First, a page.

Where it is not possible to separate the relevant material from the irrelevant material at the scene, the Criminal Justice and Police Act 2001 (CJPA) establishes an important procedure to ensure the sifting, separation, protection and return of irrelevant material to the owner as soon as possible.

Where ‘mixed material’ is seized, police are obliged to serve a notice under section 52 of the CJPA on the person from whom property has been seized. The service of the notice triggers a ‘sifting’ process designed to identify, separate out and return irrelevant material as soon as practicable. Section 53 of CJPA confirms an entitlement on the owner of the property or their legal representative to be present while the sifting exercise takes place in order to safeguard their private interests. A failure to follow this process amounts to a breach of the CJPA and the right to privacy, enshrined in Article 8 of the European Convention on Human Rights and the common law.

The importance courts place on upholding privacy rights in connection with the issue and execution of search warrants is evidenced by the robust remedies available where CJPA safeguards are ignored. Courts have been willing to quash search warrants and order the return of computer hard drives, smart phones and data sticks where warrants have failed to properly identify the relevant material sought.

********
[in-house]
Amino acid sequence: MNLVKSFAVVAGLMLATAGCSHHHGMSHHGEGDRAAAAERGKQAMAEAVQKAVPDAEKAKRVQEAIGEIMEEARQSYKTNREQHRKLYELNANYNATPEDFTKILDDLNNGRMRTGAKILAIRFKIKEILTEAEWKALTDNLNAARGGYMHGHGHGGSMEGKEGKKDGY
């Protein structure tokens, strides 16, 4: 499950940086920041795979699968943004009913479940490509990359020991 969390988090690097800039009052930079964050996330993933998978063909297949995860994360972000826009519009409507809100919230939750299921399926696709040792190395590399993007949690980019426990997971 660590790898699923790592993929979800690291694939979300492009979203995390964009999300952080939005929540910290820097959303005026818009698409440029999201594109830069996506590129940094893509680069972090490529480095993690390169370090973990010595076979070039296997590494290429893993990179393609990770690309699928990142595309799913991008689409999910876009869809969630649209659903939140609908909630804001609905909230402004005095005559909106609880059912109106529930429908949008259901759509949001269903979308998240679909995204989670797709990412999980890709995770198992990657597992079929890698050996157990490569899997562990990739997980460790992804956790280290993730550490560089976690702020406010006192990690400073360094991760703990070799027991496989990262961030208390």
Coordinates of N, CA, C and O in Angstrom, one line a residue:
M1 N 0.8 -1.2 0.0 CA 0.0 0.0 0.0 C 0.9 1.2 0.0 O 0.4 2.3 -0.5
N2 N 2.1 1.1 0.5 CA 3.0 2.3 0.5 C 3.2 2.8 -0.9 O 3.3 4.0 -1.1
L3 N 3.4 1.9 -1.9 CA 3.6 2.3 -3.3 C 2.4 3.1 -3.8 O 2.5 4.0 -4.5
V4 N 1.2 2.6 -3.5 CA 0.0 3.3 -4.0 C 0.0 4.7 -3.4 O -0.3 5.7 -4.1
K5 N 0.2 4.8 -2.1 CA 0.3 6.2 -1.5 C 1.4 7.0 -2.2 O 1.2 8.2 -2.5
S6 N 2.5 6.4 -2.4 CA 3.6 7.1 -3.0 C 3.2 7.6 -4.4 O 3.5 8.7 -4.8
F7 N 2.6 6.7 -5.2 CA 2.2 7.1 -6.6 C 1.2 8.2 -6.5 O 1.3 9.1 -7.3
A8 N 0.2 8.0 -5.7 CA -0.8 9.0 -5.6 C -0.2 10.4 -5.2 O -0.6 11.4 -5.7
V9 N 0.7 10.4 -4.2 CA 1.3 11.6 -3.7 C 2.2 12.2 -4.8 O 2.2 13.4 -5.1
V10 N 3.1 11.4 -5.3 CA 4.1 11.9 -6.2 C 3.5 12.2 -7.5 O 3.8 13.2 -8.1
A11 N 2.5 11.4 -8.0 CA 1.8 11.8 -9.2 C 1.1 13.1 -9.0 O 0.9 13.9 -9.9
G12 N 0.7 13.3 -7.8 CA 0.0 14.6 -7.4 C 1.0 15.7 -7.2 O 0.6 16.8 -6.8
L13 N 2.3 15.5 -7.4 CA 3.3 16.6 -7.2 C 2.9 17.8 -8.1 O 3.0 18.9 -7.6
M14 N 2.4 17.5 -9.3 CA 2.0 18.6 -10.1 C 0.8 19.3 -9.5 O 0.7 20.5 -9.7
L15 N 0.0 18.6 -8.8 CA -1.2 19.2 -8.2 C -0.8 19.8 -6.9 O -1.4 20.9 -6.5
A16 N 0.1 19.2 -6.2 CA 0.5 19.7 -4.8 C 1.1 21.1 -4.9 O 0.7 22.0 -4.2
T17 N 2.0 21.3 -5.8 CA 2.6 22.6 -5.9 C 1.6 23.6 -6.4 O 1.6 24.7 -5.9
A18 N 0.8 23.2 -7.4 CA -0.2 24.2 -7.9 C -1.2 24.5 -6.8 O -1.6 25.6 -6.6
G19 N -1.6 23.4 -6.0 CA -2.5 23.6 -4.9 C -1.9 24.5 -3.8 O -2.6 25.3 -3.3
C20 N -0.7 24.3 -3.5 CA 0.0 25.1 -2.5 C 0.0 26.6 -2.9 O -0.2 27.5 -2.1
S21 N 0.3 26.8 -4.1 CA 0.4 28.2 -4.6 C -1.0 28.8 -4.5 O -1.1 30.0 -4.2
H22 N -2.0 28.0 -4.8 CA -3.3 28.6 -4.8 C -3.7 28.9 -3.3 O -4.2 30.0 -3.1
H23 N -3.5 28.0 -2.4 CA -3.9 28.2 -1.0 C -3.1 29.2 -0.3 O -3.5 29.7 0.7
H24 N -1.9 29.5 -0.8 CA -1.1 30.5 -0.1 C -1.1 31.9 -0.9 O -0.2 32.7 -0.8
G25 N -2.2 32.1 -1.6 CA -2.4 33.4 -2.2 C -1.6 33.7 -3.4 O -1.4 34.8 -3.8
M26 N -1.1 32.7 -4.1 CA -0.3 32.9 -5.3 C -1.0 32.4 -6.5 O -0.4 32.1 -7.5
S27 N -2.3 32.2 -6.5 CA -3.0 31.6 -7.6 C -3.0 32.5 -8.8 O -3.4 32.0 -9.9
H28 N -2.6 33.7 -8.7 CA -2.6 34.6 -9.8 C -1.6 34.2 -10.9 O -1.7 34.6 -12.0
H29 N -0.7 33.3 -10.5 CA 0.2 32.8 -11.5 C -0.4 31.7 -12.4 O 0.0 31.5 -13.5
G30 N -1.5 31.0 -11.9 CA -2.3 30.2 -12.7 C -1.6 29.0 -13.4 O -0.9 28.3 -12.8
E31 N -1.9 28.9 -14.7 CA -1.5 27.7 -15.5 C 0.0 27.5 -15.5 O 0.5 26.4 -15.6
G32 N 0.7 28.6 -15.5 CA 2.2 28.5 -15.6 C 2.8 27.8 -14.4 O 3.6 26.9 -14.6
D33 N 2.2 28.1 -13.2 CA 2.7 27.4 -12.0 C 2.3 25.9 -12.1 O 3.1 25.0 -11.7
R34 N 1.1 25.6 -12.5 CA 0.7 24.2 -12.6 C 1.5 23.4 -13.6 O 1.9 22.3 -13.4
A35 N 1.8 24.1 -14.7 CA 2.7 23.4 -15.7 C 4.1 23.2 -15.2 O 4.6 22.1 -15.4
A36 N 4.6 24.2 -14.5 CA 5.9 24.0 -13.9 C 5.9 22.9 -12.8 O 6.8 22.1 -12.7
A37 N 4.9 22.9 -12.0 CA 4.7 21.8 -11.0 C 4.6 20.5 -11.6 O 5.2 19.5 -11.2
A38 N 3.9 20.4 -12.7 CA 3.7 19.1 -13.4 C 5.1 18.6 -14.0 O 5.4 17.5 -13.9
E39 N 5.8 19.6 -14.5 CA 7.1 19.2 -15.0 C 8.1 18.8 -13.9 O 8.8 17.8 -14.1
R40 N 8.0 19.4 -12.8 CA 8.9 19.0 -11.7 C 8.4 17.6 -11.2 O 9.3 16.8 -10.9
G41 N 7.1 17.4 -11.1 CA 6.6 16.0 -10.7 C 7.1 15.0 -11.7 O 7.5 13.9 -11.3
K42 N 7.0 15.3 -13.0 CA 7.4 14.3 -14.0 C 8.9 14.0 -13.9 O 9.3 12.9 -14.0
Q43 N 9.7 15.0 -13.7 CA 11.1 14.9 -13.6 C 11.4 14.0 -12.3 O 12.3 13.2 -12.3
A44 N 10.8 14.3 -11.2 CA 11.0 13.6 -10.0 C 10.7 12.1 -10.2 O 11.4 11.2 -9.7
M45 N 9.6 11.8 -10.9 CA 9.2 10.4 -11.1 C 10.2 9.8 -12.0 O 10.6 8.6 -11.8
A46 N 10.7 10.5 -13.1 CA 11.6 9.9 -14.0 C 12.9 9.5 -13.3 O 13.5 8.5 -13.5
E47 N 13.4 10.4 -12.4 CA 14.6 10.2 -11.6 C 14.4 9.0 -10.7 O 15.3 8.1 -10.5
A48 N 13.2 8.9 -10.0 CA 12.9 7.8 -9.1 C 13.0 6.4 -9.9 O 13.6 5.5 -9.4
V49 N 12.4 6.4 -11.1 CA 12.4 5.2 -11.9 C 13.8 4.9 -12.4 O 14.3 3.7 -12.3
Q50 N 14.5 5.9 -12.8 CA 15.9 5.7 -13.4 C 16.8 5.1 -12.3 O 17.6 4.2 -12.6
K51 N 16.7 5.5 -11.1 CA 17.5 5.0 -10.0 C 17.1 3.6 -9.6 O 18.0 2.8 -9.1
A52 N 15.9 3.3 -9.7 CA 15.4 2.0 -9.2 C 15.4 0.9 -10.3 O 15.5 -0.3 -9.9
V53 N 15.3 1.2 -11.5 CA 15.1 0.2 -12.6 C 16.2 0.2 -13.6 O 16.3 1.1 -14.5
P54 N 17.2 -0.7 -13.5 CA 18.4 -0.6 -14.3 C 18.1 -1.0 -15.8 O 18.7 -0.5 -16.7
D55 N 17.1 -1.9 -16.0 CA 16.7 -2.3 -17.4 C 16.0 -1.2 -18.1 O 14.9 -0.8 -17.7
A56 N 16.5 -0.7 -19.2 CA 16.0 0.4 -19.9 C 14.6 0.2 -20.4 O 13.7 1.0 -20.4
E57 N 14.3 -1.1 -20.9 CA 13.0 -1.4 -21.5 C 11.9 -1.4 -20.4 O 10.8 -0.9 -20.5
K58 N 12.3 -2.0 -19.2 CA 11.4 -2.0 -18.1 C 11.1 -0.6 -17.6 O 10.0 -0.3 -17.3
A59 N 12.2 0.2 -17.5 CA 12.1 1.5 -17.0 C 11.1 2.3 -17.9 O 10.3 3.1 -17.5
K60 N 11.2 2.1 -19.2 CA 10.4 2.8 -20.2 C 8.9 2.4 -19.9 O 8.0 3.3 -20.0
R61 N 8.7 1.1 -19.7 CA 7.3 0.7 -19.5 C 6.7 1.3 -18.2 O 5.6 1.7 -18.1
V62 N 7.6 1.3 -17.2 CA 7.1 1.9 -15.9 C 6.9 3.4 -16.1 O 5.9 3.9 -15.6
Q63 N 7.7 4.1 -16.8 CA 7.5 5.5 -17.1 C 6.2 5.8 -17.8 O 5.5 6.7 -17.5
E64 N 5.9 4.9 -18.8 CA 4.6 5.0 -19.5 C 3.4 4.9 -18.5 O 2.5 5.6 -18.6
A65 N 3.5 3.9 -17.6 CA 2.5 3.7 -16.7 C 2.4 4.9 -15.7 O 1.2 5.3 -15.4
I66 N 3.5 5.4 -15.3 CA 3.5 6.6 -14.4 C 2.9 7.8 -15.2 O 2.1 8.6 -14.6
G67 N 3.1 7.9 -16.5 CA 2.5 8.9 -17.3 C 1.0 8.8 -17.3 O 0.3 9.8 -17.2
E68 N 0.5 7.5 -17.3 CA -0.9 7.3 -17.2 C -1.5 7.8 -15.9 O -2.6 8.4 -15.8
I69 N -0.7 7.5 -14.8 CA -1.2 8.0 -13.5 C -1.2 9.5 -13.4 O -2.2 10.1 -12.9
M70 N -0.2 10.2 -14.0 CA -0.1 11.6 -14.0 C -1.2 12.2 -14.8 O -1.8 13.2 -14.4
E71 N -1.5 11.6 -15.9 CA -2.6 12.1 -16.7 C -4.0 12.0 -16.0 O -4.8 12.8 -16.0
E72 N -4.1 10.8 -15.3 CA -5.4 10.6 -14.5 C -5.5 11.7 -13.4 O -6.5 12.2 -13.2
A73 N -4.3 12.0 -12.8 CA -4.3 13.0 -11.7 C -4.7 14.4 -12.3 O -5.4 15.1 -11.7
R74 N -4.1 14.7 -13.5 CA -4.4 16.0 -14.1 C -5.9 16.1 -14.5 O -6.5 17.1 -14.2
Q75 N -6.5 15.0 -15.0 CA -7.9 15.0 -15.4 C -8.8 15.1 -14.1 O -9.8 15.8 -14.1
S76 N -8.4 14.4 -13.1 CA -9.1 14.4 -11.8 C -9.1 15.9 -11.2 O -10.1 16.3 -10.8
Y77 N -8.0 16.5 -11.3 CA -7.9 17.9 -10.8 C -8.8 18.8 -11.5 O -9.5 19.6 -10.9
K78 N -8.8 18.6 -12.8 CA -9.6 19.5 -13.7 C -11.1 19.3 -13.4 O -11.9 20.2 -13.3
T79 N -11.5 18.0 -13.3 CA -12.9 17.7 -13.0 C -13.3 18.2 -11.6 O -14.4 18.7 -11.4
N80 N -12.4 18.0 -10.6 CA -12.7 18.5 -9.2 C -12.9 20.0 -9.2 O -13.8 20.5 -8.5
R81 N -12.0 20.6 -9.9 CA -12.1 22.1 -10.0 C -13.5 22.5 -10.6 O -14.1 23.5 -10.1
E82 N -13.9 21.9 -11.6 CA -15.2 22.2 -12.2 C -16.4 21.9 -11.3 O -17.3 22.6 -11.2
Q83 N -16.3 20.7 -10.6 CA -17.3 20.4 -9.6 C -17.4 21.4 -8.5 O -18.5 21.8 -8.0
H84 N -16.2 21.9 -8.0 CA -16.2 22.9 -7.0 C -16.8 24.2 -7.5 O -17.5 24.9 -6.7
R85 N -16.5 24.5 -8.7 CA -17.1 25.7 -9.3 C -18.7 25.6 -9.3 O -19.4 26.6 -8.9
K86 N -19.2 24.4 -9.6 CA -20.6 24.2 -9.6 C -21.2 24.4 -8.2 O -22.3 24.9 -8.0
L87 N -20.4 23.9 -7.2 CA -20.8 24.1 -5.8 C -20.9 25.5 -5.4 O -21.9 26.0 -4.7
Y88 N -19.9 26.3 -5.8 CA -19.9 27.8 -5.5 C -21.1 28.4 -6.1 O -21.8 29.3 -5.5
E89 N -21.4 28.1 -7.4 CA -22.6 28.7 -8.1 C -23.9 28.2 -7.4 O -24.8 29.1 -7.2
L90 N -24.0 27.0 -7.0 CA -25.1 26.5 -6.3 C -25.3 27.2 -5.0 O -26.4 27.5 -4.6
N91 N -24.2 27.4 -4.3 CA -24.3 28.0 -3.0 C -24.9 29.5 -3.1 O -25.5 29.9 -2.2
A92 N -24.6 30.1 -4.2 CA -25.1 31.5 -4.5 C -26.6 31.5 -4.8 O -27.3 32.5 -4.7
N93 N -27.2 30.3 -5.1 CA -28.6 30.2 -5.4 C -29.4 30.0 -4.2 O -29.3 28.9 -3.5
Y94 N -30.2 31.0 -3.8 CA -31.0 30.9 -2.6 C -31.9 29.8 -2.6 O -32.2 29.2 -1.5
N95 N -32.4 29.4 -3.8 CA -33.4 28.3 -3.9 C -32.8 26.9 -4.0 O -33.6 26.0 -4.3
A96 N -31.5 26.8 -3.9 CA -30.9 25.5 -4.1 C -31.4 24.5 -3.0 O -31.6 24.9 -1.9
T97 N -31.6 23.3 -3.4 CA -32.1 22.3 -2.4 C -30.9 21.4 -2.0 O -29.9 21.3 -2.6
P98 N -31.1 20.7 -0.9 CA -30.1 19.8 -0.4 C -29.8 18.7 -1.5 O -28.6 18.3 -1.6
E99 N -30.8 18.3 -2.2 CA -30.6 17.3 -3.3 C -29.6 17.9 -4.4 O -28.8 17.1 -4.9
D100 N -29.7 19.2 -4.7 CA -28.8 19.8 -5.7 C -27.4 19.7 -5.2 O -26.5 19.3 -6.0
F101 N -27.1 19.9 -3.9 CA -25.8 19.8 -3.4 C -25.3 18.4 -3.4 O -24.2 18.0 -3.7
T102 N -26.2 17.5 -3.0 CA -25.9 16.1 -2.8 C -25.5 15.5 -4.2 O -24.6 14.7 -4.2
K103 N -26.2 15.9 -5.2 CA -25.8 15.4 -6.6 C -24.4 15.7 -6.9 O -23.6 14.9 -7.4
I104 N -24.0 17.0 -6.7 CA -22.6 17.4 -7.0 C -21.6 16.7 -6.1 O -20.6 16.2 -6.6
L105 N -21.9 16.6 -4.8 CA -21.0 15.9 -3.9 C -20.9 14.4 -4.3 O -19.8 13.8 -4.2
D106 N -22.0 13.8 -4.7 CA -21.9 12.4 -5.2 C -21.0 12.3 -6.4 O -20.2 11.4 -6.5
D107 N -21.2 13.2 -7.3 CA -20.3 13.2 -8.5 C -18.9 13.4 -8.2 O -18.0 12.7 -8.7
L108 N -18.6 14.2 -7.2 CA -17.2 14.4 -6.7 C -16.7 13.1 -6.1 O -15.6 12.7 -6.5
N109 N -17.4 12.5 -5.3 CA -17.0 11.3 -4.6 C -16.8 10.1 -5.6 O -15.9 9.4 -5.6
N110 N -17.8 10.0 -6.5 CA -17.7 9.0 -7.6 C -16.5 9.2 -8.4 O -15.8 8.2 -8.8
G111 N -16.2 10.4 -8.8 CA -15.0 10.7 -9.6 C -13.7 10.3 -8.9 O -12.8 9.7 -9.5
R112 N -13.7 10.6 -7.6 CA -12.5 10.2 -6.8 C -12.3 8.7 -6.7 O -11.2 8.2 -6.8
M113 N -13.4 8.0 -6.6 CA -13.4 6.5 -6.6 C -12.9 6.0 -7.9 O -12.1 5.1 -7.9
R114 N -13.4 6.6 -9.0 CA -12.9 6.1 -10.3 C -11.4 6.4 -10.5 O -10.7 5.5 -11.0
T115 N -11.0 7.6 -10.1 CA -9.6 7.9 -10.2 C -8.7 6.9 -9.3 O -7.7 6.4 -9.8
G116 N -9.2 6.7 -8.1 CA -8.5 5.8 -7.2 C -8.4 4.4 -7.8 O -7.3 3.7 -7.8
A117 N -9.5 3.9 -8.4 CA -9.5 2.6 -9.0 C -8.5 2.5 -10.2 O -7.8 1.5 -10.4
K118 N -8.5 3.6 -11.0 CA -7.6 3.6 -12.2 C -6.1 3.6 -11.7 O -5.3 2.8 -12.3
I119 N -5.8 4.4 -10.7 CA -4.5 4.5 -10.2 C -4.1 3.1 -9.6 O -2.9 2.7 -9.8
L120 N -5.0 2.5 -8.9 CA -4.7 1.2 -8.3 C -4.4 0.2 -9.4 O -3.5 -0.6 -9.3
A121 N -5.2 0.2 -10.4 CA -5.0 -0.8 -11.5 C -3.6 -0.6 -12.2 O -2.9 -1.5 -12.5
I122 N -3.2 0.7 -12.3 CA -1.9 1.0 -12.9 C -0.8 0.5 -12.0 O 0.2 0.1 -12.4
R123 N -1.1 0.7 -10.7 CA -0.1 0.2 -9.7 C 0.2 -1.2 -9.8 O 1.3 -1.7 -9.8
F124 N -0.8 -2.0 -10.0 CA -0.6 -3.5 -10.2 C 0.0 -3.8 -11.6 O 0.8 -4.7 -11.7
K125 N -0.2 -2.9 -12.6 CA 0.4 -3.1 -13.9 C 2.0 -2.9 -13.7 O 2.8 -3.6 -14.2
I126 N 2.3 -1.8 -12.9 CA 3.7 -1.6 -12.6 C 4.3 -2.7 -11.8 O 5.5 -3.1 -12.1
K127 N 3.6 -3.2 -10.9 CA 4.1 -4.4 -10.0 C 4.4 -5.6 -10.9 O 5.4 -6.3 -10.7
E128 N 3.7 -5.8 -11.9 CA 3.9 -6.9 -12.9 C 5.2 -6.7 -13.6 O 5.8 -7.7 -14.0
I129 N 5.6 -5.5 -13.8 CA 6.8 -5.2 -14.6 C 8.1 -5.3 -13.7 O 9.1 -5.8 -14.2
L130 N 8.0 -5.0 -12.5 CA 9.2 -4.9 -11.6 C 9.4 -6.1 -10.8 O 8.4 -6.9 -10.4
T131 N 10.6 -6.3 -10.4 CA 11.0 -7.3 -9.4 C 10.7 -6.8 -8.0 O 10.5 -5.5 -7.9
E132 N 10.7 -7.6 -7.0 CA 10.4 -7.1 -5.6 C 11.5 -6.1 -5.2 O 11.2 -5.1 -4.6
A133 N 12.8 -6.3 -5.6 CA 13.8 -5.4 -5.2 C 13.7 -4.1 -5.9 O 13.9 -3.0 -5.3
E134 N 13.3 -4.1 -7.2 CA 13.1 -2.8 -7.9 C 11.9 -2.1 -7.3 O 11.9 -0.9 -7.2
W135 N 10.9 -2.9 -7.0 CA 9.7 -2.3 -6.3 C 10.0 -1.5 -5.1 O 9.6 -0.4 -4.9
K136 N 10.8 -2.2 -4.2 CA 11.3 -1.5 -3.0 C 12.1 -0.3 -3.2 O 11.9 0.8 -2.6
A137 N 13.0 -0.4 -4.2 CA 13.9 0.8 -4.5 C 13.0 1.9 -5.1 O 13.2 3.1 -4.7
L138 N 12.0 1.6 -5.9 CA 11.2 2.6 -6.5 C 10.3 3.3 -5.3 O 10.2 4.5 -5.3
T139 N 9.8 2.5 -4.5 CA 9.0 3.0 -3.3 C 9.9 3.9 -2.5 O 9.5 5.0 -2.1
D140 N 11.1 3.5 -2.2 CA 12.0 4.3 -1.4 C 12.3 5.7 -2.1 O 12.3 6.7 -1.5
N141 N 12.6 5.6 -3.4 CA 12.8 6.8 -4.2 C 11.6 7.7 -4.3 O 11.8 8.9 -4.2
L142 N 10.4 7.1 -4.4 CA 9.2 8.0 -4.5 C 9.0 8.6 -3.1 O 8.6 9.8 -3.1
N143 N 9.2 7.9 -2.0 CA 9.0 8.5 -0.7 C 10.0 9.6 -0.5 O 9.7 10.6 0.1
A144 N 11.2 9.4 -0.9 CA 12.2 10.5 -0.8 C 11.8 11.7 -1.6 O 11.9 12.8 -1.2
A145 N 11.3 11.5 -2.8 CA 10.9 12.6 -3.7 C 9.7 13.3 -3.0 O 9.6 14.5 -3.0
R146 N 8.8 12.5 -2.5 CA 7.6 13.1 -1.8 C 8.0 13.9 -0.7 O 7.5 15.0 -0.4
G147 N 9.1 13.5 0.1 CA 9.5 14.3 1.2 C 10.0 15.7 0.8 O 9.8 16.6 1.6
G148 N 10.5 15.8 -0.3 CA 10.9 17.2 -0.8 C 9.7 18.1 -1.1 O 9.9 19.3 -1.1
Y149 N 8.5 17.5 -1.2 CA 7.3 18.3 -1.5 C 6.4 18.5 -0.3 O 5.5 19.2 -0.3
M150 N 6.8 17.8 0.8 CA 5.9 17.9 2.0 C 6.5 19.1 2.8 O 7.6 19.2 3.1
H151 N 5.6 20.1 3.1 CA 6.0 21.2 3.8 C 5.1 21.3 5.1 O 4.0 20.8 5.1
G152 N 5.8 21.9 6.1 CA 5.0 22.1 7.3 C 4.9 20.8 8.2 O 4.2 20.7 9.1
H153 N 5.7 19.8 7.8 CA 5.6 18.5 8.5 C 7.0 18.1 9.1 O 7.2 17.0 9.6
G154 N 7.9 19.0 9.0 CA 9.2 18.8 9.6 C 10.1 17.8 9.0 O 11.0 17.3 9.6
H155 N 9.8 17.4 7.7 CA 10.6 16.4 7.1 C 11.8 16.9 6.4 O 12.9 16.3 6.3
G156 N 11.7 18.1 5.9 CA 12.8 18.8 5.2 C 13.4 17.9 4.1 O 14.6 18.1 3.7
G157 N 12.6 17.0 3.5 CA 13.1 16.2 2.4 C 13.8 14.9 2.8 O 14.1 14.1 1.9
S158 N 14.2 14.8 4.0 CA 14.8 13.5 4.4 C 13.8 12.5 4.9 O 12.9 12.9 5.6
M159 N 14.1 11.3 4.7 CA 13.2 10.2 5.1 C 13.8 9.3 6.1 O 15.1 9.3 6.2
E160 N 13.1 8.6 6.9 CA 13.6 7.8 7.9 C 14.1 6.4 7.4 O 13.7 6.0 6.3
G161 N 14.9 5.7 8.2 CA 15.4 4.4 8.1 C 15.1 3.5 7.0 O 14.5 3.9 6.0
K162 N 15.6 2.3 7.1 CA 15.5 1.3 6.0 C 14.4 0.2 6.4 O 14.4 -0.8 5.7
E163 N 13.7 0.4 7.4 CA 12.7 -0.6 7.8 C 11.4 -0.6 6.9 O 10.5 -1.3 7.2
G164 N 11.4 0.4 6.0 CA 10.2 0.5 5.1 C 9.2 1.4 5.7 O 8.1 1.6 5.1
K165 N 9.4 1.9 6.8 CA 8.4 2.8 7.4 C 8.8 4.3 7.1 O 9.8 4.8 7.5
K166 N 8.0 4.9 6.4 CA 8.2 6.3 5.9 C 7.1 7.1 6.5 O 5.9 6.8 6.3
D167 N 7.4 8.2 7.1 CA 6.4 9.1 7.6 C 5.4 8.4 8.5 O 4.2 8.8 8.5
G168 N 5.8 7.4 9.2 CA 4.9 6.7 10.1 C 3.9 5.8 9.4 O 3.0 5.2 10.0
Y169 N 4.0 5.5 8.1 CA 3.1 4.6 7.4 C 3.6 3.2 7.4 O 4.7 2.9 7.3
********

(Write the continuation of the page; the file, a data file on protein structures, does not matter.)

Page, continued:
Warrants referring only to ‘any computer hard drive or other information storage device’, ‘mobile phones’ or ‘laptop computer’ have been found to have been unlawfully issued in the cases of R (F, J and K) v. Blackfriars Crown Court & The Commissioner of Police of the Metropolis  and R (S) v. Chief Constable of the British Transport Police & Southwark Crown Court . In each case material seized under the warrant was ordered to be returned where no notice under s52 of the CJPA had been served on the owner.

Challenging an unlawful warrant

TACT search warrants that appear to be unreasonably broad or vague may be challengeable through judicial review. This mechanism can also be used if electronic items containing ‘mixed material’ have been seized without a section 52 CJPA notice being served.  However legal advice should be sought urgently as judicial review applications must be issued promptly or in any event within three months of the decision under challenge.  
Depending on the circumstances, a judicial review may result in a court order quashing the warrant, together with a declaration that any ensuing search and seizure was unlawful and an order that any property seized in the search should be returned to the claimant. These remedies are vital in holding the state to account and ensuring state agents comply with statutory limitations and human rights obligations, a fundamental component of the rule of law in a democratic society.

(NOTE: CAGE represents cases of individuals based on the remit of our work. Supporting a case does not mean we agree with the views or actions of the individual. Content published on CAGE may not reflect the official position of our organisation.)